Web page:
This epidemic of euphoria, into which we seem to be sliding, may remind you — if you are approaching your dotage — of one nearly half a century ago. That was the last time so many of us were so publicly giddy in such an un-Canadian manner about ourselves and our country. It was the yearlong birthday bash we threw in 1967.
As a lifelong social democrat election night was a mixed blessing. Sad as I was to see how far from the dreams of glory the NDP had fallen, with the benefit of many election-night scars I knew how dramatically much worse it might have been. Sweeps usually crush everything in their path, as in ’58, ‘84, ‘93, 2000.
The morning after, my chagrin was slowly transformed into a deeper satisfaction, even pride, that Canadians had so decisively rejected one of the angriest and most hateful political campaigns in living memory. That Ford family photo was a final raised middle finger from a contemptuous, and now blessedly, former prime minister.
How powerful and sweeping has been our mood swing. How marvellous it’s been to eavesdrop on glowing Canadians, young and old, sharing stories about their role in #WelcomeCanada, to witness our collective determination to be the world’s most welcoming immigrant nation.
The tears of joy and the daily TV images of new Canadians arriving to welcomes they are clearly staggered by. Canadians’ pride in this gift of a chance at new lives for families who only weeks before had none has all been a little too breathtaking for the cynical journos and the political class to absorb.
It is therefore even sadder to watch the lonely Harper loyalists — those few staffers, lobbyists, and media apologists — desperately trying to frame his appalling legacy as a proof of conservative virtue. As our memory of them is already beginning to fade, there is perhaps no point in a rebuttal list of the transgressions of the previous government. The frantic rewriters should just stop.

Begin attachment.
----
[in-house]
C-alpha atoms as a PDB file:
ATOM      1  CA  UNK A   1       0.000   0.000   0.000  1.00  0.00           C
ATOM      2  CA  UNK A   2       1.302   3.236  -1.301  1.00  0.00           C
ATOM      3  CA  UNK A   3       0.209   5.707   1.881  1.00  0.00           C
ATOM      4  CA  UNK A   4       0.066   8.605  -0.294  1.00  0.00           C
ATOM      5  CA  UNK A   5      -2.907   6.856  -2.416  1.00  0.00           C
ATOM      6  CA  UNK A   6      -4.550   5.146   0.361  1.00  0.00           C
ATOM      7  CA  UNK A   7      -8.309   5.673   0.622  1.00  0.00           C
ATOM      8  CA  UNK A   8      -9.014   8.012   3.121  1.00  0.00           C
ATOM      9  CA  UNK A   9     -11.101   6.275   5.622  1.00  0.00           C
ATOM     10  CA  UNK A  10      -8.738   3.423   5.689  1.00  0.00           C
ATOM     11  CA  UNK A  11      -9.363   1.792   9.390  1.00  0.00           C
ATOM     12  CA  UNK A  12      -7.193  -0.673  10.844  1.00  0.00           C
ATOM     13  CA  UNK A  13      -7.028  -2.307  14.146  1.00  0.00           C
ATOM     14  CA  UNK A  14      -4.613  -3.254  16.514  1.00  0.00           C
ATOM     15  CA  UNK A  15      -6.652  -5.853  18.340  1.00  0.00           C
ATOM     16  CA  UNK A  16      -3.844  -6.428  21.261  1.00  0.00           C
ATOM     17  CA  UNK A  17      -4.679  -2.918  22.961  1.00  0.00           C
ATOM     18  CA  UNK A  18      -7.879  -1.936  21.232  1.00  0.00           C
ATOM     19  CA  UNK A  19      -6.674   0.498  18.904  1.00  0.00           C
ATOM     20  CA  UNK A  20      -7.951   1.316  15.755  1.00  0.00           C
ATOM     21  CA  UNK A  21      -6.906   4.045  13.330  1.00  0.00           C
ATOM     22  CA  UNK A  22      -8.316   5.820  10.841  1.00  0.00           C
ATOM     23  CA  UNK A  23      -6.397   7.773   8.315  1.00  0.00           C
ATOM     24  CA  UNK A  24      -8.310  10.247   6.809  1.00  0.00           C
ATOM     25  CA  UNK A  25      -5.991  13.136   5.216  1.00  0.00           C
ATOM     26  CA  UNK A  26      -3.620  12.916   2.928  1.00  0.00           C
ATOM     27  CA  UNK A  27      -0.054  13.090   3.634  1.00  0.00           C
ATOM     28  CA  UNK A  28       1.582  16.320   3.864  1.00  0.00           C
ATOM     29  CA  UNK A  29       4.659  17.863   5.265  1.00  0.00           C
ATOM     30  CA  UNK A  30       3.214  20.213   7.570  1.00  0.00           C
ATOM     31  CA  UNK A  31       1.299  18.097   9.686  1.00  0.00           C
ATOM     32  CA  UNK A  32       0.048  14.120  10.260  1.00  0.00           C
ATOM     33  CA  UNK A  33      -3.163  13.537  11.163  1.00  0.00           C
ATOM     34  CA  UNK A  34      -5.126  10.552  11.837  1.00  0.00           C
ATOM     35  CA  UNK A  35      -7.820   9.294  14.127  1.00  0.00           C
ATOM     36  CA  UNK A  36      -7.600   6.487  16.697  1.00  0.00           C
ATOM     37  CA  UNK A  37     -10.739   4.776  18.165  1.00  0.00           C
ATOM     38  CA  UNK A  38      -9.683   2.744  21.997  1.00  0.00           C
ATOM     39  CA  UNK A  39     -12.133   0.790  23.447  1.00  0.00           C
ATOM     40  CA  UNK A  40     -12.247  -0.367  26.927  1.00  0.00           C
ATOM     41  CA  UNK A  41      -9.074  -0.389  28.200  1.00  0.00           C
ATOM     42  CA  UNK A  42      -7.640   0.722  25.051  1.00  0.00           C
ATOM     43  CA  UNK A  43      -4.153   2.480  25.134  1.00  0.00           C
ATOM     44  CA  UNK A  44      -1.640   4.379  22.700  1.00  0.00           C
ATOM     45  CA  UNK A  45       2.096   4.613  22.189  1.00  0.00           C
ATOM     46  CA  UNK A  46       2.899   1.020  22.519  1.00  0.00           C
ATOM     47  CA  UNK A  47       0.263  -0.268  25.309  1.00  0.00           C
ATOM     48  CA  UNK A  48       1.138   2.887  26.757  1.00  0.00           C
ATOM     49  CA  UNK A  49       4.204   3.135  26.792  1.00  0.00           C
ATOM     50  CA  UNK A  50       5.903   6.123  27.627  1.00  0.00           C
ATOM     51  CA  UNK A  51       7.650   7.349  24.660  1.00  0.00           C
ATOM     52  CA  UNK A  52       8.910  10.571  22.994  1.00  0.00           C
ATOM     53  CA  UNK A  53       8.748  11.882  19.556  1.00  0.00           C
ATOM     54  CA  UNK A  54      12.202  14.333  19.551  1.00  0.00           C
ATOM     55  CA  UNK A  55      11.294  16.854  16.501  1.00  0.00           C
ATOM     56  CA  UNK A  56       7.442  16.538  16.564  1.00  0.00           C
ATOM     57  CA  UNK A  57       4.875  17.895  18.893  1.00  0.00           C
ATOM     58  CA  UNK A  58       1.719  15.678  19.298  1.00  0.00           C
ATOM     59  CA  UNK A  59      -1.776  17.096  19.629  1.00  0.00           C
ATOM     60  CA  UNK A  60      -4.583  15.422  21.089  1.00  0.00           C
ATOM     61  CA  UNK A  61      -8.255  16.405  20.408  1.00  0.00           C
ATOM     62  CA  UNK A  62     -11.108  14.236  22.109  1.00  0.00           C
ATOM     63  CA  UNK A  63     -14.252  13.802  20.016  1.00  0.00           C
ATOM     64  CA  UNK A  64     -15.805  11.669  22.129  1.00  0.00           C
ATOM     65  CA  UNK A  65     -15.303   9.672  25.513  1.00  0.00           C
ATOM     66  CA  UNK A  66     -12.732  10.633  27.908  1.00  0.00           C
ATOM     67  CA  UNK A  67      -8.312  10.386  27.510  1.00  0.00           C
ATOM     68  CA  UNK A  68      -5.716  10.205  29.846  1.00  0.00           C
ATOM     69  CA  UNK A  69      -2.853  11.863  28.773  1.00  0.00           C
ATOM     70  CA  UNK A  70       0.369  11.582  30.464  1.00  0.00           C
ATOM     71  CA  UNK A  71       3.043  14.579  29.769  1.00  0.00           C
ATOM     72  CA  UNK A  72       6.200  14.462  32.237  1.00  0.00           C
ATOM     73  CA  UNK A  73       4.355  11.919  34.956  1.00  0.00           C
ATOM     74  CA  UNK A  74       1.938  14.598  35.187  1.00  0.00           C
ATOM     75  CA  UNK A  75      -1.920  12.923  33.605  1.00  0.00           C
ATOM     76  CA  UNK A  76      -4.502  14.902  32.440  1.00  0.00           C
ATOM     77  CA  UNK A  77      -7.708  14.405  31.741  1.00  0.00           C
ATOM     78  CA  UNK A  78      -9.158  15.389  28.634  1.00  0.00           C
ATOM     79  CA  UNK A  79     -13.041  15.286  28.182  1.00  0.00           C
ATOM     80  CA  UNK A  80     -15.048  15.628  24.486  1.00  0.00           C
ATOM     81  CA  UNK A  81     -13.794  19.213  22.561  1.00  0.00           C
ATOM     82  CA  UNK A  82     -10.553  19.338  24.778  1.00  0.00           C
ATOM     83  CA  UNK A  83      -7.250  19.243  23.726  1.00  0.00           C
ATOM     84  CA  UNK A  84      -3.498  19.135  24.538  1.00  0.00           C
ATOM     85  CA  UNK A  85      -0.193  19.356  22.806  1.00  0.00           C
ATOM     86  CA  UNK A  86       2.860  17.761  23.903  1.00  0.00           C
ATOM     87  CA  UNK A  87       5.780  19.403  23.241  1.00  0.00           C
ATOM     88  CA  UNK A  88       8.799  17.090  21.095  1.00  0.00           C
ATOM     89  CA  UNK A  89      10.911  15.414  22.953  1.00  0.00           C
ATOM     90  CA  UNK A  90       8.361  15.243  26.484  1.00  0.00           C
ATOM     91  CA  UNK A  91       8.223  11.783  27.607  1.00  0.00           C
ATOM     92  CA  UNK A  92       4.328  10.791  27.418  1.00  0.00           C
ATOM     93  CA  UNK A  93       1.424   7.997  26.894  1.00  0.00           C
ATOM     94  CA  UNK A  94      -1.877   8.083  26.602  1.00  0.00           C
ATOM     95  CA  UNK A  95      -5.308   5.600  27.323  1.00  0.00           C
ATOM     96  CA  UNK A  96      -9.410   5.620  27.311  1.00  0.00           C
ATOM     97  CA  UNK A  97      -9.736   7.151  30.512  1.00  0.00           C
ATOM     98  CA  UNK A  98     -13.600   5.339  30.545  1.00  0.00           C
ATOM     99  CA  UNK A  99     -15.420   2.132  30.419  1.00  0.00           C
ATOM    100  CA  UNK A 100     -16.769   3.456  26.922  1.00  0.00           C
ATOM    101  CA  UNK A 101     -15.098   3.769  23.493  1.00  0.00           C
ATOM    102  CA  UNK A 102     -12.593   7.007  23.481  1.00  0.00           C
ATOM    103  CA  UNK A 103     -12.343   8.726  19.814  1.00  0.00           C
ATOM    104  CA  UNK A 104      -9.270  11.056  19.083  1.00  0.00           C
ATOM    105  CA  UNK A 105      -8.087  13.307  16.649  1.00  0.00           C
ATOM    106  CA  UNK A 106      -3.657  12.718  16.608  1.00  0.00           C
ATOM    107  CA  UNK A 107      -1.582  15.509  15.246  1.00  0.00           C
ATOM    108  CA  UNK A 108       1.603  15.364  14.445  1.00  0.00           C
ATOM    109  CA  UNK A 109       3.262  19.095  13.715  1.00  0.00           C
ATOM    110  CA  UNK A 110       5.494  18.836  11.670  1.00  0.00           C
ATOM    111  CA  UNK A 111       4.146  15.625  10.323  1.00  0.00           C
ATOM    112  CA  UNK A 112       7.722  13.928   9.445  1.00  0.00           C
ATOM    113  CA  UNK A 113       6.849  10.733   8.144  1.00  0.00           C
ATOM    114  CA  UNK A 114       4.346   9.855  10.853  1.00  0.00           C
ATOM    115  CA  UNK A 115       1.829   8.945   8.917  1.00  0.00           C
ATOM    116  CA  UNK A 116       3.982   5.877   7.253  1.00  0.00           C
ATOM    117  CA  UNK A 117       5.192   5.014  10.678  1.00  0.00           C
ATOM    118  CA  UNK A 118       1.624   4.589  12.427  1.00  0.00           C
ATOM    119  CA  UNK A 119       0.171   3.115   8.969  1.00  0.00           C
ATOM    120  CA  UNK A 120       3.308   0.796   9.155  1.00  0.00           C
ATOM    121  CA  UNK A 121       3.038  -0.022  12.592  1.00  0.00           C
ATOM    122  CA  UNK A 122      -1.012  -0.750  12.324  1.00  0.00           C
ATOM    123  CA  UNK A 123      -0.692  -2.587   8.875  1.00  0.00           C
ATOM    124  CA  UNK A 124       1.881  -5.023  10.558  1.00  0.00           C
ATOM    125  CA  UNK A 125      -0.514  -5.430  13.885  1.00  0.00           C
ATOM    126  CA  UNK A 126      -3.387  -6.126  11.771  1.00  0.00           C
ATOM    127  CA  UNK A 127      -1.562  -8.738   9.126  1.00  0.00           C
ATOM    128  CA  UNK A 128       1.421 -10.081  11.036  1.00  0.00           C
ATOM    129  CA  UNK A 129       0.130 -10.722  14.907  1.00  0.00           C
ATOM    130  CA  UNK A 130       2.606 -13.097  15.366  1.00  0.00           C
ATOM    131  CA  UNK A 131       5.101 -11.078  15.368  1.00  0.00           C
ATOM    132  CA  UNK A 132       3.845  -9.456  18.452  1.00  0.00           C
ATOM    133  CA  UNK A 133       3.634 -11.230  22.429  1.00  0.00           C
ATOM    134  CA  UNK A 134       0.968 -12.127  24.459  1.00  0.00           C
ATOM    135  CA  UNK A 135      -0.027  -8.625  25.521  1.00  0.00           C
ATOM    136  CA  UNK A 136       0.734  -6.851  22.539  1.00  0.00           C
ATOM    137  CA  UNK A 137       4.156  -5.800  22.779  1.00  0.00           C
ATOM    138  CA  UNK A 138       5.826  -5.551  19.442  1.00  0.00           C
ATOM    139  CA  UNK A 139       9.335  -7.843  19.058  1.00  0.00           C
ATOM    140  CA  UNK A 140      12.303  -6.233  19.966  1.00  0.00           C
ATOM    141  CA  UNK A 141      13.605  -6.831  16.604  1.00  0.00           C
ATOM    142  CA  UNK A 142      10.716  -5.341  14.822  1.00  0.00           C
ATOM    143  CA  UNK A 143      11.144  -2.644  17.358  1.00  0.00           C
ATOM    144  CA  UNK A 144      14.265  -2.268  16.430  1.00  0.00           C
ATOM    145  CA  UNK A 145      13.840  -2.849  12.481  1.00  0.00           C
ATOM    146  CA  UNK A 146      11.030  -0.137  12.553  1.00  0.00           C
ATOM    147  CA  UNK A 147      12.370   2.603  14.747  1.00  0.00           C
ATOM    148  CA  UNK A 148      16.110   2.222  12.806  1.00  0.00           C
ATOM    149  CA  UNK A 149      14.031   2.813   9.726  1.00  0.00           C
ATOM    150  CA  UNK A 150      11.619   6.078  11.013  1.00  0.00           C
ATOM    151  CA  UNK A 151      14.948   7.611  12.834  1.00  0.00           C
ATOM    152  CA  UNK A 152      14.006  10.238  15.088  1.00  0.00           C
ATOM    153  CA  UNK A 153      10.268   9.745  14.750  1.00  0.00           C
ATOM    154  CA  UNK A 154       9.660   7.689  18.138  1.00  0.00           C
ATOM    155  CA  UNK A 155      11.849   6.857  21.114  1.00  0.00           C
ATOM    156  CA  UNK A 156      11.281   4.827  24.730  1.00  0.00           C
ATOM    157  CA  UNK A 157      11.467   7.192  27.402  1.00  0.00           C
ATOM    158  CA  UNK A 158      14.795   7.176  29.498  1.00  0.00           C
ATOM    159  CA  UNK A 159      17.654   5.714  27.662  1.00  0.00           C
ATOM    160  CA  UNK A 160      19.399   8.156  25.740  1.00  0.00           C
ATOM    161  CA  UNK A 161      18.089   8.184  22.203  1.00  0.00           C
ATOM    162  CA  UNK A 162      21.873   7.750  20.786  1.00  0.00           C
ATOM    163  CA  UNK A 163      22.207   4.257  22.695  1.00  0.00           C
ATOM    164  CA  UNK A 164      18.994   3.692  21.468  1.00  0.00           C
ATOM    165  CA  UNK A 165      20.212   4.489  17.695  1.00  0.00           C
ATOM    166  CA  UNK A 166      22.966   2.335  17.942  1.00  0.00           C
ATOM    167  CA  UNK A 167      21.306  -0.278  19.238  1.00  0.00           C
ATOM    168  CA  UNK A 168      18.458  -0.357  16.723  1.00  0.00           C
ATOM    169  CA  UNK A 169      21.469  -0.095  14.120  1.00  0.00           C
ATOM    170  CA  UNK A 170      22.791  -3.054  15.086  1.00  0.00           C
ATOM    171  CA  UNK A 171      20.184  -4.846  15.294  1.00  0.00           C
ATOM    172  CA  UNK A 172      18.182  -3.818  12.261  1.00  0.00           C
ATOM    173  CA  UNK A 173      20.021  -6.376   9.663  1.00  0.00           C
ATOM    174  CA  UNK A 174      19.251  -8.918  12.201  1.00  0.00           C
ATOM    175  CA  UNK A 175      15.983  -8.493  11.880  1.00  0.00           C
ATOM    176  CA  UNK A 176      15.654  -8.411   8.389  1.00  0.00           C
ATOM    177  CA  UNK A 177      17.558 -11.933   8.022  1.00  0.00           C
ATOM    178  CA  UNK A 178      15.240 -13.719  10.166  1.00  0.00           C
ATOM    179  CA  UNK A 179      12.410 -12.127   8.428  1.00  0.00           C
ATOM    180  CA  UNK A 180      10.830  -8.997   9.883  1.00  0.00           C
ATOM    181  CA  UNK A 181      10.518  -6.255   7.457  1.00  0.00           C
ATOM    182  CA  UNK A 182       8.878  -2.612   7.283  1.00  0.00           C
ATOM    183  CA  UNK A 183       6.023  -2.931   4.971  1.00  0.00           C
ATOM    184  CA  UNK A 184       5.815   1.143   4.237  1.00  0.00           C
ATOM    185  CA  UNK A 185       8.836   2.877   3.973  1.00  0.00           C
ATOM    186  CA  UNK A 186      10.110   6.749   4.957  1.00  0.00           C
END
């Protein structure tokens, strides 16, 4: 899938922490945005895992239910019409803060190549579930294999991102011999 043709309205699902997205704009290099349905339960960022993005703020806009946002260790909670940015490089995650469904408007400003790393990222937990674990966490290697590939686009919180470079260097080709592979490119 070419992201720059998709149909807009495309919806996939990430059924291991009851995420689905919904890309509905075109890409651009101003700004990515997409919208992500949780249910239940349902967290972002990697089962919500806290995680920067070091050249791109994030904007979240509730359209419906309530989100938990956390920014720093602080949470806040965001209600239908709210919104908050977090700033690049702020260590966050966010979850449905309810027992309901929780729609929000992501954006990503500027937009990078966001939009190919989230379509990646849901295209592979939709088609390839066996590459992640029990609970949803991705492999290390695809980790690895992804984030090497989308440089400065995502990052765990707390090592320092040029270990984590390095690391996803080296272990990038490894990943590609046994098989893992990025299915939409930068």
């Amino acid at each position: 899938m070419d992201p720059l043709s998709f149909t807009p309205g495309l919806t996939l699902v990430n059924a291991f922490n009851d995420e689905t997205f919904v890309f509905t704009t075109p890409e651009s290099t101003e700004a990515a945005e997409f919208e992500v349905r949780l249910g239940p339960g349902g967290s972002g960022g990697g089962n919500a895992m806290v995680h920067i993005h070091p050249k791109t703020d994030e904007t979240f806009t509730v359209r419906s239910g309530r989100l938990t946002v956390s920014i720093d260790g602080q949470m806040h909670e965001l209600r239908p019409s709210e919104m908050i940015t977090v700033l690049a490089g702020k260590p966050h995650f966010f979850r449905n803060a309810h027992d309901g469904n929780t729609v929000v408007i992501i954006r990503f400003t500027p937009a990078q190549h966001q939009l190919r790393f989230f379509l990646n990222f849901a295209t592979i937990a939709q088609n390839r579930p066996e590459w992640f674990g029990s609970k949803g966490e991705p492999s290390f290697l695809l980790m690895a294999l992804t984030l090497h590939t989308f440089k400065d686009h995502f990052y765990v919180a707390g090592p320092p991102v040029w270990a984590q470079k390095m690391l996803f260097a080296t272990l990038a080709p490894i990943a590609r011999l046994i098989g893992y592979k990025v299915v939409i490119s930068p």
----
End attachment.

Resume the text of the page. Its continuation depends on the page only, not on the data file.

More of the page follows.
More genuine Canadian Conservatives need to be allowed to begin their work nudging their party back into the mainstream of conservative values; values not from the Donald Trump school of hate, but those of Sir John A. and Meighen, Borden, Diefenbaker, Mulroney, Lougheed and Davis. Their task is not made easier by these bitter Harper courtiers reminding two thirds of Canadians of how much they detested his government and its legacy.
For the Trudeau government, already demonstrating a comfort and confidence in wielding power that usually eluded the Harper team, legacy is clearly top of mind. Their impossibly long list of mandate commitments is full of too-big challenges for every minister. In addition, they will face “events” — the sudden swoon in the federal fisc is only the first. These they will probably manage adequately and survive.
There are, however, three dossiers essential to their legacy. If they were well launched in 2016, they would ensure that this improbable leader is on his way to building a legacy granted to a mere handful of prime ministers. Each of these files has defeated previous Liberal and Conservative governments. The political risks could not be higher, the prospects of success thinner.
In ascending order of difficulty — real carbon rollback, genuine democratic reform, and transformation in the lives of Canada’s aboriginal citizens — is now the gold medal trifecta of Canadian politics.
The Paris summit has generated expectations tough to manage. A national carbon-pricing scheme eluded the Chrétien and Martin governments. The Harperites ducked it as too politically toxic. Real reductions in emission levels soon are now table stakes in climate change. Ottawa will attempt the “triangulation” triumph of the Notley team — welding big business, First Nations, and the green community as its carbon-cutting champions. Failure would be a boost to the NDP and give Conservatives new sneer ammunition. An NEP-style fiasco, still whispered about anxiously among some in the oilpatch, needs to be avoided at all costs.
Democratic reform is long overdue. Some pieces — House committee reform — should not be too hard, others are as hard as political change gets. Changing how the Senate is selected, governed and managed is challenging. Trudeau’s plan already looks shaky: secret selection by the PMO of the winners from a set of secret nominations, delivered in secret by an advisory panel he chooses.